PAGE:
Absolutely not. To see VR46 at the front this year, after the last several, is a spectacle. Fantastic!

      • Neil says:

        Too bad Nicky is just out for a Sunday ride, selling Hondas presumably. Would love to see him on a full factory bike. But even when he had one, he never pulled a Rossi and came up through the field. Rossi is the Doctor. Such a feel for the bike and tires. Give him a good front end and he is good to go. Good for racing. MM93 just does not use his head sometimes. All he had to do is let Rossi by, KNOWING he was losing half a second a lap.

        • Marc said he’d saved up the tire while VR caught up, and would have been able to fight to the end. I think both he and Rossi would have preferred that. We’ll never know anything other than the fact that VR is STILL very much the man.

          Nicky had made up good ground and apparently lost about four spots on the last turn. Bummer.

        • Brian says:

          For those who subscribe to the MotoGP video package, it’d be great if they could put together an “open class cut” of the race. I understand the natural focus on the front, and I don’t care if it’s after the fact…but it’d be nice to actually have a chance to see some of the racing that goes on past 6th place or so. I’d definitely watch. And the footage must exist, right?

    • Norm G. says:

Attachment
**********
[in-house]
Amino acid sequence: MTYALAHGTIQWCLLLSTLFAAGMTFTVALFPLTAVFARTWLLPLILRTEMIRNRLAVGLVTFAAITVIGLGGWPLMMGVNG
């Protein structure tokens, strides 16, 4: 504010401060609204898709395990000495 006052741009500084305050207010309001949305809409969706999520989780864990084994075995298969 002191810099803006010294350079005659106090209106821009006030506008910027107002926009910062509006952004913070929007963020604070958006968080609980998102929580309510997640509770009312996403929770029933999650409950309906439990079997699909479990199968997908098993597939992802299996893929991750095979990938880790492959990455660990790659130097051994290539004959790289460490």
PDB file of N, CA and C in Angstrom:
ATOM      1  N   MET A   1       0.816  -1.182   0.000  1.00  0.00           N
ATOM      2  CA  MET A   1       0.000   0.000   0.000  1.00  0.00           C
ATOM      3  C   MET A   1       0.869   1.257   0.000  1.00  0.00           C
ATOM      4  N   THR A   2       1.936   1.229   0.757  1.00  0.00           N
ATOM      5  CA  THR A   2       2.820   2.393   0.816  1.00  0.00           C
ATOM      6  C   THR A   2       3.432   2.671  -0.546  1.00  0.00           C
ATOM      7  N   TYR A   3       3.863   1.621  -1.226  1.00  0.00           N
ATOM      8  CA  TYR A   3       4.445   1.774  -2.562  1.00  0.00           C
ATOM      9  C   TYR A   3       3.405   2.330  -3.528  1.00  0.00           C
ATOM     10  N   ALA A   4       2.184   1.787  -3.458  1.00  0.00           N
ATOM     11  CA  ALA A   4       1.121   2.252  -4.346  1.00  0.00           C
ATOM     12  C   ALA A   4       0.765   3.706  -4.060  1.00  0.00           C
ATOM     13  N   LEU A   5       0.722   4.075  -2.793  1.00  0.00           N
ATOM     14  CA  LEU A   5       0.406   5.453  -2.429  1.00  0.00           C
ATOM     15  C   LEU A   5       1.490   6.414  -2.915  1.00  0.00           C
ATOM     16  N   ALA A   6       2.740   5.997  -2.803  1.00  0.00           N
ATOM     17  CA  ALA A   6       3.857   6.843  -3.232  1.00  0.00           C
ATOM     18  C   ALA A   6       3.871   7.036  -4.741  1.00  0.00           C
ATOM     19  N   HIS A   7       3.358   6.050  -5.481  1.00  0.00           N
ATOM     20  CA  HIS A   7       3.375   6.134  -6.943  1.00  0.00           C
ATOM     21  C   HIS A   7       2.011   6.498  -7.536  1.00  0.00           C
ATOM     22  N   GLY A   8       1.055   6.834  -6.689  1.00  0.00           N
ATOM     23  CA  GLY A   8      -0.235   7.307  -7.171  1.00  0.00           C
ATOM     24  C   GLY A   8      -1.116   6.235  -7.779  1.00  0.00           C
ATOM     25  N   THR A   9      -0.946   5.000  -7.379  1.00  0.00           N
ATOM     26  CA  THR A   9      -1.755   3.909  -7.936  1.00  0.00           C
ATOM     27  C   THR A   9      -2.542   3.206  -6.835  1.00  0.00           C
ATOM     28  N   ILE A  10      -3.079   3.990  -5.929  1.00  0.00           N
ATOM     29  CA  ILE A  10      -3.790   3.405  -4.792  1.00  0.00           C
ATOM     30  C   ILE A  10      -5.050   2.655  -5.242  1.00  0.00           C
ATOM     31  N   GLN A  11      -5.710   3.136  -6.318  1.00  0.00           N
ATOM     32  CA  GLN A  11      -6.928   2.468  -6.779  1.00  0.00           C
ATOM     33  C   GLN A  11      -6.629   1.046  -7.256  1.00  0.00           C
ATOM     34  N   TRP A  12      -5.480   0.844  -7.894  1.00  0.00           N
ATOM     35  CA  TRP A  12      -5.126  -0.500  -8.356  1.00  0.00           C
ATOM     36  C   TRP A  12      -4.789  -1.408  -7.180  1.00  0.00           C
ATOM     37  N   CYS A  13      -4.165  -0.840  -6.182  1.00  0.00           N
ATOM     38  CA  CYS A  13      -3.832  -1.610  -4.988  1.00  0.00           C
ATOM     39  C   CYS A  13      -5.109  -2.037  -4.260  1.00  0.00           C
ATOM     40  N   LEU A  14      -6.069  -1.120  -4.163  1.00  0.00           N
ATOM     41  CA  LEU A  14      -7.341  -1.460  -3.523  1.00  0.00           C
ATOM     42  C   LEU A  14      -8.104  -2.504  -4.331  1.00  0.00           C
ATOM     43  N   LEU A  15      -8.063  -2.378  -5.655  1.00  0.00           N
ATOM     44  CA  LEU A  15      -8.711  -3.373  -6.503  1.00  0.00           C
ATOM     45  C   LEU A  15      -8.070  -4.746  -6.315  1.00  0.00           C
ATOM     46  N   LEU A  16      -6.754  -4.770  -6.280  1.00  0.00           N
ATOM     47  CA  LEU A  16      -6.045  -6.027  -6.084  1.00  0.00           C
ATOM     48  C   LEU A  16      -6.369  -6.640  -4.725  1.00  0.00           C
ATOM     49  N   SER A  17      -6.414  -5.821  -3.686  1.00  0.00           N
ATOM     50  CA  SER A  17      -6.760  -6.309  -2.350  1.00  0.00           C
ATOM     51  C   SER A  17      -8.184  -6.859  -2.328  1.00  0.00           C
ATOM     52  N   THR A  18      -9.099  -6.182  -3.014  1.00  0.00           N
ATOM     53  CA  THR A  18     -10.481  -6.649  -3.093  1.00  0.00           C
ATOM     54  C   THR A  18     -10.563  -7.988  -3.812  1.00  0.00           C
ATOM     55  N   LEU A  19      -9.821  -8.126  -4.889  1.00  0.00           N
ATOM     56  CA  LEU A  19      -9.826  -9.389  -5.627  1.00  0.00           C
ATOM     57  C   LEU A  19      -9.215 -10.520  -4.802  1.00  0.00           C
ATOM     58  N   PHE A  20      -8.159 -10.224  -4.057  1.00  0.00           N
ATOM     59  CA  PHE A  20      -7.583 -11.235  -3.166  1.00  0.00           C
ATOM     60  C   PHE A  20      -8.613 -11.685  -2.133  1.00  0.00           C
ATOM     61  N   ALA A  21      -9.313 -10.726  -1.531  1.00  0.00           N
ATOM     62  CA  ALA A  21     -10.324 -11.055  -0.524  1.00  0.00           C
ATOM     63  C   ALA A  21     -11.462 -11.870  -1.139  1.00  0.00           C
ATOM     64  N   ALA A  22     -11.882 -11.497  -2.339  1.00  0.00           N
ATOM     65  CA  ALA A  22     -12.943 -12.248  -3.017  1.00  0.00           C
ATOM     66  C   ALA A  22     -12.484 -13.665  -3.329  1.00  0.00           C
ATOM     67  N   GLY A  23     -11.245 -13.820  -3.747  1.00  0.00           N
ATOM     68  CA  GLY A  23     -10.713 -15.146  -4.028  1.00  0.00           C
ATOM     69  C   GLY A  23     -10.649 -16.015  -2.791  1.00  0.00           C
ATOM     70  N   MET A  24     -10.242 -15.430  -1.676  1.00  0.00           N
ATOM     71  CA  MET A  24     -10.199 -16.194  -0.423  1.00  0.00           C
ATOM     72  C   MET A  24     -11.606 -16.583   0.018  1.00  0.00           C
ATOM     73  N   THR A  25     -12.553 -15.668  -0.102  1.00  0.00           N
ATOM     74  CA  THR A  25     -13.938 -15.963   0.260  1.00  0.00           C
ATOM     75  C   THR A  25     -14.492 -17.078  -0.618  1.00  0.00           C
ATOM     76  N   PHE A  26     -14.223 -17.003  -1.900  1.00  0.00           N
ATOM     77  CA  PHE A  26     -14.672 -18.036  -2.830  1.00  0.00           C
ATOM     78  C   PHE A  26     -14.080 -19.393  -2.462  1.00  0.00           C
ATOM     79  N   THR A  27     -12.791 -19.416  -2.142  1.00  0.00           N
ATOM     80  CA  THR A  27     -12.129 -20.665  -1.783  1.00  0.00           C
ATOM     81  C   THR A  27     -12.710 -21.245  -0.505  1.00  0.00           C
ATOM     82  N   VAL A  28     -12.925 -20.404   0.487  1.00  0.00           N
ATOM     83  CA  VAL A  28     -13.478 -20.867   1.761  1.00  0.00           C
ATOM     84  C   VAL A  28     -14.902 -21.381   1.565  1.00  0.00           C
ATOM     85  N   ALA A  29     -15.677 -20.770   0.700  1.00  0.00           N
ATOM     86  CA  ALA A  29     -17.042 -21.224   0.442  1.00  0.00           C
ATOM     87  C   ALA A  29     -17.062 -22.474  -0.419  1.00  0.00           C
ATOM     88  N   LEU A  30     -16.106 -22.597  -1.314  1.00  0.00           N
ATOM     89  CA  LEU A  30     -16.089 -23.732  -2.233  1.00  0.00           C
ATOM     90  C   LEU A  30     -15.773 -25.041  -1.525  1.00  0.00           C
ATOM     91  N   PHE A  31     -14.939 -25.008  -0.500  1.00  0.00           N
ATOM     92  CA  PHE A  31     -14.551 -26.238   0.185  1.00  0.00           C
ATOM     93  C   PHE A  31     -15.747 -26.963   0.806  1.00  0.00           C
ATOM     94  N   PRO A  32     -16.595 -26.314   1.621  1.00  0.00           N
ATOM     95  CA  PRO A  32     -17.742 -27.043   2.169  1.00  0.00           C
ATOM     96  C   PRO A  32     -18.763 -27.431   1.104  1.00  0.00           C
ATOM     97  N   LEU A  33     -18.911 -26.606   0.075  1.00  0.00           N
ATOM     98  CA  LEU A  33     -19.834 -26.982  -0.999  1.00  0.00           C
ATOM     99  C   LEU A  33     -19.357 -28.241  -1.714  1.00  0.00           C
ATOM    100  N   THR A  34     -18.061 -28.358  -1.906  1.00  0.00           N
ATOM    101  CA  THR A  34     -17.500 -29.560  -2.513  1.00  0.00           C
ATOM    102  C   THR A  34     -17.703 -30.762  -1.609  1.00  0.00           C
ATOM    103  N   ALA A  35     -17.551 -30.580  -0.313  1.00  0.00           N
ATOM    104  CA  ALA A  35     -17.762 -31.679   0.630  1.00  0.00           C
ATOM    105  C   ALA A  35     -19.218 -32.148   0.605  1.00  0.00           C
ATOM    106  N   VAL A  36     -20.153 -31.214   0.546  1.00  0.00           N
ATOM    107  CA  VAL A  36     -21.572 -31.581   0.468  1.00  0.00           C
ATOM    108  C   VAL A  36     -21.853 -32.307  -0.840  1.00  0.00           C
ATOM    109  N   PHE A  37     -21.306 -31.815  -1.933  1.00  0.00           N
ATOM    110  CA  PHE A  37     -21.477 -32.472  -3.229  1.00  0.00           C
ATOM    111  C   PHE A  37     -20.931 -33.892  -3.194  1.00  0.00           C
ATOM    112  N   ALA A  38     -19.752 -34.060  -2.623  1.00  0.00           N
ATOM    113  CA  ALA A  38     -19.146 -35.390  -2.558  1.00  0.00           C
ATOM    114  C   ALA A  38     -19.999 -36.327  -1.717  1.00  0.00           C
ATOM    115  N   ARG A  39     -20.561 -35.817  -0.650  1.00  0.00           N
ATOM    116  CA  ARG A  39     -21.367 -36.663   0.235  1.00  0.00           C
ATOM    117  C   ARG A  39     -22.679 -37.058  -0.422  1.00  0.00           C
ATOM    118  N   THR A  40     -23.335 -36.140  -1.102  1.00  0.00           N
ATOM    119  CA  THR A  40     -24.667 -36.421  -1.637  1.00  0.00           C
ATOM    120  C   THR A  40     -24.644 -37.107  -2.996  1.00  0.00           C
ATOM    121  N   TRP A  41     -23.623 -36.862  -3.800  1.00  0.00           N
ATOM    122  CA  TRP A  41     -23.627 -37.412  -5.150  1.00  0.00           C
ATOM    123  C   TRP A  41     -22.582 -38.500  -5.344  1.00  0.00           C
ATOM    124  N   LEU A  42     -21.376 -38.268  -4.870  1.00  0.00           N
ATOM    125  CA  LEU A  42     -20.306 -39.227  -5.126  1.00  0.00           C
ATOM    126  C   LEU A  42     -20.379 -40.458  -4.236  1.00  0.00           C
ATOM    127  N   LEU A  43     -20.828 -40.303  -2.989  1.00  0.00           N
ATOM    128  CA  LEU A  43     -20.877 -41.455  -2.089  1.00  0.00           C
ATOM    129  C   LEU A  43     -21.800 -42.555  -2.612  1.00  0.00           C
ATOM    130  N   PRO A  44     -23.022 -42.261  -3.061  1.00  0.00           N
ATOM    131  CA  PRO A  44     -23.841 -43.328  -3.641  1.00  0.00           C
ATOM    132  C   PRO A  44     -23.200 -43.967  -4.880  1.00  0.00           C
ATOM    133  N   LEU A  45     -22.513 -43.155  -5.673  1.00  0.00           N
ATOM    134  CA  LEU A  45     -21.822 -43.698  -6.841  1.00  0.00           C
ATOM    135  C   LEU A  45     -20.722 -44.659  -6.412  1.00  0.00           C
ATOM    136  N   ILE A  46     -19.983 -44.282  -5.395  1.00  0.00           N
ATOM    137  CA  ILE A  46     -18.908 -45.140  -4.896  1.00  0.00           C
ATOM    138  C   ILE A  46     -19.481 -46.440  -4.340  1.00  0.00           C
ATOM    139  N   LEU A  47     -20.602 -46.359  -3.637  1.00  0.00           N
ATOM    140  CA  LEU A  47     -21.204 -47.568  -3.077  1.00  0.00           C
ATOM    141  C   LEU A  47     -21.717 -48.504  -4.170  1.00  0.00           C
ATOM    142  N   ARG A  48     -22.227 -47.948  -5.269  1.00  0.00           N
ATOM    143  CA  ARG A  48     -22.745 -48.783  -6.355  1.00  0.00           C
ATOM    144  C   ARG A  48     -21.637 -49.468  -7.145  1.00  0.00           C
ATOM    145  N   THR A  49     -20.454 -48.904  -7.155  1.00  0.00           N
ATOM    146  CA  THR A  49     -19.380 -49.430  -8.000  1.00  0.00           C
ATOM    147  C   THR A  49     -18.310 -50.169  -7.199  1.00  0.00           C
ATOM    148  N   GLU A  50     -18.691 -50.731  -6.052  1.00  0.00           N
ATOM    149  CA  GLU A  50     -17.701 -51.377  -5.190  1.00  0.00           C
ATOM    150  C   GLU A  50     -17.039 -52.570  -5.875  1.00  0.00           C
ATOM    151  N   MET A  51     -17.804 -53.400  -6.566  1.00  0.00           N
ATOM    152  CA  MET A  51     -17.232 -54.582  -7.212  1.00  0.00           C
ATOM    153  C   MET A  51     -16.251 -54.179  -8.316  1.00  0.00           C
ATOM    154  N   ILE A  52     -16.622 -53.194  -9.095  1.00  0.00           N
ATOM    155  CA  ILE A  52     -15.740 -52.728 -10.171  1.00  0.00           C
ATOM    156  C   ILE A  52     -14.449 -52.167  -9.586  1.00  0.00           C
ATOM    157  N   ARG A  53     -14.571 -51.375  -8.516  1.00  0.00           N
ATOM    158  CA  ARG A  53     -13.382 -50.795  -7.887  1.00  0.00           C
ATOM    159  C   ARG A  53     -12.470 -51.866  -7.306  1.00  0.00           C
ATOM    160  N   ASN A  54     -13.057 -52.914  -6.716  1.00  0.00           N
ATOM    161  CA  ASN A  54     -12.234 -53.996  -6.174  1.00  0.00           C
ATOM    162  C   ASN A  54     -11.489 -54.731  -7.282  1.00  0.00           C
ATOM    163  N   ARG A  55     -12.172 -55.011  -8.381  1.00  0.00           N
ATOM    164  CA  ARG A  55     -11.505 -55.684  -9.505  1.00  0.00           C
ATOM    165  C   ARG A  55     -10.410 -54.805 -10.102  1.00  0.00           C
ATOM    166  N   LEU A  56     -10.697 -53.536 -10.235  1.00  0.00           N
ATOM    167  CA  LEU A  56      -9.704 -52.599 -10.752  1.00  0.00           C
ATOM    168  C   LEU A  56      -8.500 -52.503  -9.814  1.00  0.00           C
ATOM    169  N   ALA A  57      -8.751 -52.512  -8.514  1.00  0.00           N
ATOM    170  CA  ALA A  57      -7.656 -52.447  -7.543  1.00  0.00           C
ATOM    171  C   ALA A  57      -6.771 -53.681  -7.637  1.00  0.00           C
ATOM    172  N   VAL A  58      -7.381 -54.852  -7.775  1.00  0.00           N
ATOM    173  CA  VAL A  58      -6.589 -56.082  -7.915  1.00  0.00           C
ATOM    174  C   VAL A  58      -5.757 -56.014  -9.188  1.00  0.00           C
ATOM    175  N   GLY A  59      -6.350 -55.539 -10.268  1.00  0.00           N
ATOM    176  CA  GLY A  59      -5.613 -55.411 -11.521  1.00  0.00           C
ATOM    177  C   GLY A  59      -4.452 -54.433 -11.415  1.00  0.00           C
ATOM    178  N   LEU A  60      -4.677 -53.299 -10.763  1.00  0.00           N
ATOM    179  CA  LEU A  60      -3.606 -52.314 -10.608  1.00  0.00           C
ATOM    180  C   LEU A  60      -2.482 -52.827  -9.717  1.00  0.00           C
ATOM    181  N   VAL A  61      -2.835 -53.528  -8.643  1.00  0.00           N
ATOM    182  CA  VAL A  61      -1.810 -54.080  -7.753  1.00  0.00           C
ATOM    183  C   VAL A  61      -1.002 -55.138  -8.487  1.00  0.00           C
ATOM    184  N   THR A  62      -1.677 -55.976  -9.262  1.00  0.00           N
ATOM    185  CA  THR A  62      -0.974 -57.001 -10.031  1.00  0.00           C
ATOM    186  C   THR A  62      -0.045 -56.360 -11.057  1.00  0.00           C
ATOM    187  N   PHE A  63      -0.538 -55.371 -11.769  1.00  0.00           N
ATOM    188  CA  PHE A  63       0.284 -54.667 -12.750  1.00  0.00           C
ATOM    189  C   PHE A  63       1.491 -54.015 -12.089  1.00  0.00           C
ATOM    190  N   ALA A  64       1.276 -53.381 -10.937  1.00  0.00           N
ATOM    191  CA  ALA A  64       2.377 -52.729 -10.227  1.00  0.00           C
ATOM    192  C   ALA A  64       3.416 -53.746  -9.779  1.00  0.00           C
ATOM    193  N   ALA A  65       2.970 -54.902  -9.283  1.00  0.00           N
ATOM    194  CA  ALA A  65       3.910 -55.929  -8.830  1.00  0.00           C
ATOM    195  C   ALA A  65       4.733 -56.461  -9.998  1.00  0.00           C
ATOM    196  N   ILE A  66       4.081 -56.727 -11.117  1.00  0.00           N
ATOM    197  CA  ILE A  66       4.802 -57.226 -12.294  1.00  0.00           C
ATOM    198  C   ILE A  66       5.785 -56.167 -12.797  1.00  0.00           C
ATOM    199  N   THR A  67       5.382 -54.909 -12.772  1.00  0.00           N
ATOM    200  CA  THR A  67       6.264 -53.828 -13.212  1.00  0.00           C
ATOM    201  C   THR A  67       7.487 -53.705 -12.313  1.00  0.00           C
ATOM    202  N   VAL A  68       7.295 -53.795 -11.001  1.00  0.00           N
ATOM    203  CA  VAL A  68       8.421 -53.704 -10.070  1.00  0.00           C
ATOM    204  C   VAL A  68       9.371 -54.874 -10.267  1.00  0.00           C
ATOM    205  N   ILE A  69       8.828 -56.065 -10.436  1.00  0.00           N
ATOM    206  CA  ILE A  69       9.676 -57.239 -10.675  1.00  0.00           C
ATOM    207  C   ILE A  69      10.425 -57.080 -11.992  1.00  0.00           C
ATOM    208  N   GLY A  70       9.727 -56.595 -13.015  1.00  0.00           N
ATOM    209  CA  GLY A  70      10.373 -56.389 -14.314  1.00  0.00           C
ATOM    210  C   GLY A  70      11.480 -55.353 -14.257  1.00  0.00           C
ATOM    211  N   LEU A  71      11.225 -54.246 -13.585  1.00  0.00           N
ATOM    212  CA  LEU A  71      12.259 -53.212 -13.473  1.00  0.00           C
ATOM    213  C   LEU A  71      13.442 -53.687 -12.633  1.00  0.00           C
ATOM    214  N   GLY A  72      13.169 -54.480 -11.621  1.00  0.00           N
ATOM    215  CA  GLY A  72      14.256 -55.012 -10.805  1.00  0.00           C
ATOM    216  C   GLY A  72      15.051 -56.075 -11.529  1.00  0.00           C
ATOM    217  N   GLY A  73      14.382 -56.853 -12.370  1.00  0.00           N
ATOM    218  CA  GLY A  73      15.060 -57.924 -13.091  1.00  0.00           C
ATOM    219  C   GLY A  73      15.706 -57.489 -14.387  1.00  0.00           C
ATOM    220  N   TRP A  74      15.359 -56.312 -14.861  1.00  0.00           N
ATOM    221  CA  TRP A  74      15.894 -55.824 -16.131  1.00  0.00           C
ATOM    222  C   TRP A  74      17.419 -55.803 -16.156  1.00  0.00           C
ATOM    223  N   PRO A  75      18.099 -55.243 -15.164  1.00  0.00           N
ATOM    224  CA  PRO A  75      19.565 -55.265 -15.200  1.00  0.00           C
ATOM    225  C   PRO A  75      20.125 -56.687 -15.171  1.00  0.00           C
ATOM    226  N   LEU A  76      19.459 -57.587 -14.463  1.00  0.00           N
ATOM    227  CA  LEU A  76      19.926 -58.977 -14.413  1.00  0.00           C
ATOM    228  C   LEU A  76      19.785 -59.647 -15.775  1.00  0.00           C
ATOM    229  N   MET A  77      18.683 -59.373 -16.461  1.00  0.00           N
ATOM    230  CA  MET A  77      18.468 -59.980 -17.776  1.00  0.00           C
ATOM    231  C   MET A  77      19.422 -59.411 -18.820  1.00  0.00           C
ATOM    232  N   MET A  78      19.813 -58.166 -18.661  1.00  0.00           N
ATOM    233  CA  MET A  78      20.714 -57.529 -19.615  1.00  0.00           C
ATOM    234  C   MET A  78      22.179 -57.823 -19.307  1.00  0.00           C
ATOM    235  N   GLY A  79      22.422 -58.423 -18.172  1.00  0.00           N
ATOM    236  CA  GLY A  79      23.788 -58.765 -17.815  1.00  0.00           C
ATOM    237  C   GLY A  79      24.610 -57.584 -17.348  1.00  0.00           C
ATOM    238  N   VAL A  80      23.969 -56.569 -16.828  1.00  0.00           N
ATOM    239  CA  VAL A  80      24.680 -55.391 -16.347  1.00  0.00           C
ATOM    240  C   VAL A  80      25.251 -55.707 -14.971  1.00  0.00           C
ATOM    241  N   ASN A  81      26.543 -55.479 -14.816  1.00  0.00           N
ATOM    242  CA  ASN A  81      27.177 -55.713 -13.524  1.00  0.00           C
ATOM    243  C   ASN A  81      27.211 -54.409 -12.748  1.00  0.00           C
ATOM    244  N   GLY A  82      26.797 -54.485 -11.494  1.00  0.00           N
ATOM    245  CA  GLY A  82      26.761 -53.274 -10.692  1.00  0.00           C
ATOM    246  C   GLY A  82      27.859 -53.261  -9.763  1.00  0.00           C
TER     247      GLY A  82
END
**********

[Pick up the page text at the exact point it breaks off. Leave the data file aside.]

re: “Could MM have picked the same tire as VR”

      well like you said, he started with it, but then swapped last minute.

      re: “if no, why?”

      well we saw why, he gapped the field by 4 seconds with the hope that everybody in the back would be tripping over each other (and they did) therein he’d coast to the flag on toasted tyres (which he almost did).

      unfortunately, nobody said it wasn’t a gamble.

  26. TimC says:

    “Diving under Marquez at a corner exit, the two touched and Marquez went down.”

    Not quite – MM clearly gets out of sorts and is the one to dive under after Rossi has passed him cleanly – contact at 1:20:

    https://www.youtube.com/watch?v=TgIWJeJbNHw

  27. mickey says:

    wow what a finish and what a charge by VR. Will be interesting to see Marquez’s take on it since his little pin balling incident with Bautista last week.

    Heck of a race. Ducati’s did well, Suzukis did well. What’s up with Lorenzo? Helmet liner problem again?